'Lonely Polygamist' bursts with empathy and angst
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Brady Udall's new book is funny, touching and powerful. Its images tickle and glow, disturb and soothe. Sprawling, ambitious, and assured, Mr. Udall's first novel since his 2001 debut, "The Miracle Life of Edgar Mint," bursts with language and originality.
He writes from within the heads and hearts of many different kinds of characters with such authority and empathy, you're eager to know the whereabouts of his School of Wisdom and Wonder.
Golden Richards, the man of the title, is an Everyman with four wives, 28 children, and counting. The wives span the range from the beautiful, yearning Trish, the youngest, to Nola, Trish's confidante, the hypersensitive Rose-of-Sharon, a clandestine fan of romance novels; and Beverly, the original, the one with the past.
They live in two houses so jammed that Golden runs out of gas and becomes a stranger to himself. His escape valve is an affair with a woman he meets during a break from his job as contractor for an addition to a brothel in Nevada.
Not only does he have to keep the affair secret, he has to lie about his work; telling the wives he's building a senior citizen center. The author erects this house of cards masterfully, interweaving the affair with visions of nuclear apocalypse, the hidden, competitive agenda of the wives, the tragedy of damaged children and the bonds that preserve a community dedicated to the principle of polygamy.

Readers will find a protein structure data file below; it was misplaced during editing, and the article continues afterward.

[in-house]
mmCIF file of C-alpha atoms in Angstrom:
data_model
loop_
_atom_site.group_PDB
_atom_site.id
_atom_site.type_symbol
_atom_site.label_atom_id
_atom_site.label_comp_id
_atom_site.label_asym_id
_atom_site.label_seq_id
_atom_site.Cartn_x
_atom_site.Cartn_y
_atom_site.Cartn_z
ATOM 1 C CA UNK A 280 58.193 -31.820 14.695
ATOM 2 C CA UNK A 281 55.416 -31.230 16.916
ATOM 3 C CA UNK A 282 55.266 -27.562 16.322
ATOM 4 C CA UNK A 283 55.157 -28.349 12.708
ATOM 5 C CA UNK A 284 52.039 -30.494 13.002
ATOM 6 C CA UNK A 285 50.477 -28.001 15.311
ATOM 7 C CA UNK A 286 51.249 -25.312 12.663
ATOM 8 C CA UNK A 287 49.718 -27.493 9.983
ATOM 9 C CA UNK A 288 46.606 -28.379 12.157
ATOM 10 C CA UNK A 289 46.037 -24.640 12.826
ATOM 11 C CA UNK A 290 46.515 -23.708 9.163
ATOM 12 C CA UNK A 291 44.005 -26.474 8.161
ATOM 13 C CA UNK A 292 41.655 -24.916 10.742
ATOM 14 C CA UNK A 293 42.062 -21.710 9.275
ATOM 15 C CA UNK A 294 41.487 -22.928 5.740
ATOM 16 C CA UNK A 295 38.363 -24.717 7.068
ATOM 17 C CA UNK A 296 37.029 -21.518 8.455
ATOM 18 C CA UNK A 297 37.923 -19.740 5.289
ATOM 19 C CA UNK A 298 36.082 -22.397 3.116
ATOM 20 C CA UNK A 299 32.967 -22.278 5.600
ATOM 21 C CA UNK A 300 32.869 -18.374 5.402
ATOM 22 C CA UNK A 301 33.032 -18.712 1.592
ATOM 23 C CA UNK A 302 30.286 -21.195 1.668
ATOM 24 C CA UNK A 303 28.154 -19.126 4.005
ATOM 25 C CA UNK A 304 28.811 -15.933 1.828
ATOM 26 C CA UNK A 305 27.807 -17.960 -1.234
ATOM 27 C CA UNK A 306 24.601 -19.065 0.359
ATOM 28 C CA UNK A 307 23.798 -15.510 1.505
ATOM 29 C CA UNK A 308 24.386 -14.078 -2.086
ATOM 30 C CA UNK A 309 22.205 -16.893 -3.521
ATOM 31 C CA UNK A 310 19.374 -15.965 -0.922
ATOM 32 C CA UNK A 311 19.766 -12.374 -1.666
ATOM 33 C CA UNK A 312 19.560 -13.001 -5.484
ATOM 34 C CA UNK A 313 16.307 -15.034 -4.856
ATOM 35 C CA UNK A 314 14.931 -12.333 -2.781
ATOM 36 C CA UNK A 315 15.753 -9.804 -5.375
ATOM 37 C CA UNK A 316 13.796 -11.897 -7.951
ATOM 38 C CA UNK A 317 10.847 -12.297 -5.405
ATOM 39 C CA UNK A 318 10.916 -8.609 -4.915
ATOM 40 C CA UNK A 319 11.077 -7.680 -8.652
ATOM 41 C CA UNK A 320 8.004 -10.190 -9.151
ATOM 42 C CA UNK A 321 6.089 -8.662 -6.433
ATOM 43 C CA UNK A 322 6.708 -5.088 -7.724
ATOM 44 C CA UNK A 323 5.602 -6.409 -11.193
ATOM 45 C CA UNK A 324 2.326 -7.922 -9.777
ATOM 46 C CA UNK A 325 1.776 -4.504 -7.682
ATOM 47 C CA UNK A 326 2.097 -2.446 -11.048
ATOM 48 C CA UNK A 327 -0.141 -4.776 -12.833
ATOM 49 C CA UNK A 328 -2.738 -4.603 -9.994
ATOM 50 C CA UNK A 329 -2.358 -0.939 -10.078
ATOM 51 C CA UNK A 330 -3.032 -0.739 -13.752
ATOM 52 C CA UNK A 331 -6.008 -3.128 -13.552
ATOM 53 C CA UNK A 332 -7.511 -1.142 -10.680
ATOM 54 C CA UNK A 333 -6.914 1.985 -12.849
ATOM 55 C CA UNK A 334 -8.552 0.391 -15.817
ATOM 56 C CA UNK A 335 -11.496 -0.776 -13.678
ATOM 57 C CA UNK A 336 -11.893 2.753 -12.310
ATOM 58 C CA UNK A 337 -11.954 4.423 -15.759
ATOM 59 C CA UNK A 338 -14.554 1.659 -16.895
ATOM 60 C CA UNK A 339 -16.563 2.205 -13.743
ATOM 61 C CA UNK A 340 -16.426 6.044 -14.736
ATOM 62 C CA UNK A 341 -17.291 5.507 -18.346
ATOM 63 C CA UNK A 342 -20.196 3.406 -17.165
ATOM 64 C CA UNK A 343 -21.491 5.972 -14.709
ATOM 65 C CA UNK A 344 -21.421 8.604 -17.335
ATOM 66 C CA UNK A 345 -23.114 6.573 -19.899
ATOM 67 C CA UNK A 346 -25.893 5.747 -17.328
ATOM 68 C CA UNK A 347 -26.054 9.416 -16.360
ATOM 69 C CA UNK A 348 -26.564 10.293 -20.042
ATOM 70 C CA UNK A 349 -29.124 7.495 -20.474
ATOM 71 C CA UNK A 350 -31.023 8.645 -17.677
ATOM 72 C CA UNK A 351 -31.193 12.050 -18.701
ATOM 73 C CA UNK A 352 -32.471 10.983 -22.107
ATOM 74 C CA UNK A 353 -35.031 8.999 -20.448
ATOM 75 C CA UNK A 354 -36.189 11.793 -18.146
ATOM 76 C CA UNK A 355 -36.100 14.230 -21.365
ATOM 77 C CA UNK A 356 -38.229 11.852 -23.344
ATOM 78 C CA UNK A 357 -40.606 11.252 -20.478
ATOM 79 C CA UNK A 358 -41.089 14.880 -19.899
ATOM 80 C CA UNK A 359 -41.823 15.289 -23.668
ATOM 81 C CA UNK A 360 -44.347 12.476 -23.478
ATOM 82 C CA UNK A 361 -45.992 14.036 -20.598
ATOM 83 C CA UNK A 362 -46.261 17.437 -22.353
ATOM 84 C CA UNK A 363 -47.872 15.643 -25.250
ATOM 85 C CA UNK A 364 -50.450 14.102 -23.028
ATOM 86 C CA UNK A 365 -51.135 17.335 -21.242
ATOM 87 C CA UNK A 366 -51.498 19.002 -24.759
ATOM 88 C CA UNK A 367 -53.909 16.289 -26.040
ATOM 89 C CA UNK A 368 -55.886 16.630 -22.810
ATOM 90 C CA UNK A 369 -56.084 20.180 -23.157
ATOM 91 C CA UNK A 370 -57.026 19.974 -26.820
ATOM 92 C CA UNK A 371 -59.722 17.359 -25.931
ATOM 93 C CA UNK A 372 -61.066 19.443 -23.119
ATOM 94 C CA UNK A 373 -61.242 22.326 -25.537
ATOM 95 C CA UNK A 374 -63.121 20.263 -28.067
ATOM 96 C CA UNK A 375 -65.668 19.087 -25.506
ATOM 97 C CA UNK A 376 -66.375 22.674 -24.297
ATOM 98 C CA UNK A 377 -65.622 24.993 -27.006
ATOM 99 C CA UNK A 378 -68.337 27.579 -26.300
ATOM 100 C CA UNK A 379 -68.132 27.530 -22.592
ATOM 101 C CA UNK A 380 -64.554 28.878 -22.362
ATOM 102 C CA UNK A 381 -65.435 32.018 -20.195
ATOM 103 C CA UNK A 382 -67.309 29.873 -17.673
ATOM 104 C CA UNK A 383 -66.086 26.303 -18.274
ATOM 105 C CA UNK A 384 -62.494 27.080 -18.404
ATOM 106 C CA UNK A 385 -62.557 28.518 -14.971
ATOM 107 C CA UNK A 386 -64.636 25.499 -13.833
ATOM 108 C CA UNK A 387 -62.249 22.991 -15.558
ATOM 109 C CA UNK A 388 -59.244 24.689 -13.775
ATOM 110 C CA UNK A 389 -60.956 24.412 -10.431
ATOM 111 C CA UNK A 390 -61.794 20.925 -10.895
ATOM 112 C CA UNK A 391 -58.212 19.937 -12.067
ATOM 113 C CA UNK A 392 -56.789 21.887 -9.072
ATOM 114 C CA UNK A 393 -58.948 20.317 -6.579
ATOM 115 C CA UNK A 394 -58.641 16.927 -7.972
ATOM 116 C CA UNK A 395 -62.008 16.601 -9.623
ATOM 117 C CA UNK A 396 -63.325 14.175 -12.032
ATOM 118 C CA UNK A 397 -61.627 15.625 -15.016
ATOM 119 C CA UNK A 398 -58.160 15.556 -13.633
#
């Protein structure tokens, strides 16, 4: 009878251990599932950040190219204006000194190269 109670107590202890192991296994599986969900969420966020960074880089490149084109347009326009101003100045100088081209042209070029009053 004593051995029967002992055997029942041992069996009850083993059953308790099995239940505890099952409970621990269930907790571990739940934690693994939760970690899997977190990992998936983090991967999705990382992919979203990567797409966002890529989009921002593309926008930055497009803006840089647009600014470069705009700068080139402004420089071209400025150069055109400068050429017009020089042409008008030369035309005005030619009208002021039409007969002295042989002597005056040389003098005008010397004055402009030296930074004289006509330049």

The key child is Rose's son Rusty, the "plyg kid" who drives the plot nearly as much as his dad. When this "family terrorist" hooks up with the wonderfully named June Haymaker, a handyman with a taste for explosives, Rusty carries on a tradition that serves as subplot:
Golden's father, Royal, was a uranium prospector who loved explosions, particularly ones of atomic bombs in the Nevada desert near Virgin, the Mormon settlement where the Richardses live.
Like Royal, Rusty loves explosives. Like Royal, he is affected by them. Past and present twine in epic fashion in this singularly tall, profoundly American tale, so rich but not at all overstuffed.
The book shifts tone easily, accumulating gravity along the way. Golden's affair starts as infatuation but escalates rapidly, complicated by his relationship with Ted Leo, the brothel owner and his boss. The garish Leo is the only character always addressed by full name, giving him special weight.
There's sorrow, too, in the children the family loses, particularly Glory, Beverly's abnormal daughter, whom Golden at first avoids, then comes to cherish and miss. There's also Jack, stillborn to Trish and Golden. And there's Rusty, whose fate I leave the reader to discover.
At first, I couldn't understand why Golden was the core of the book. He's awkward, fails at most everything he tries his hand at, can't express himself or get out of his own way, and is so scared of his own strength he comes off like a coward.
But "The Lonely Polygamist" is so layered I came to like, even admire, Golden for staying so true to himself. Anybody who can handle chewing gum like he does is distinctively self-possessed, after all. Read this. It's a sure bet for Great American Novel of 2010.
First Published May 26, 2010 12:00 am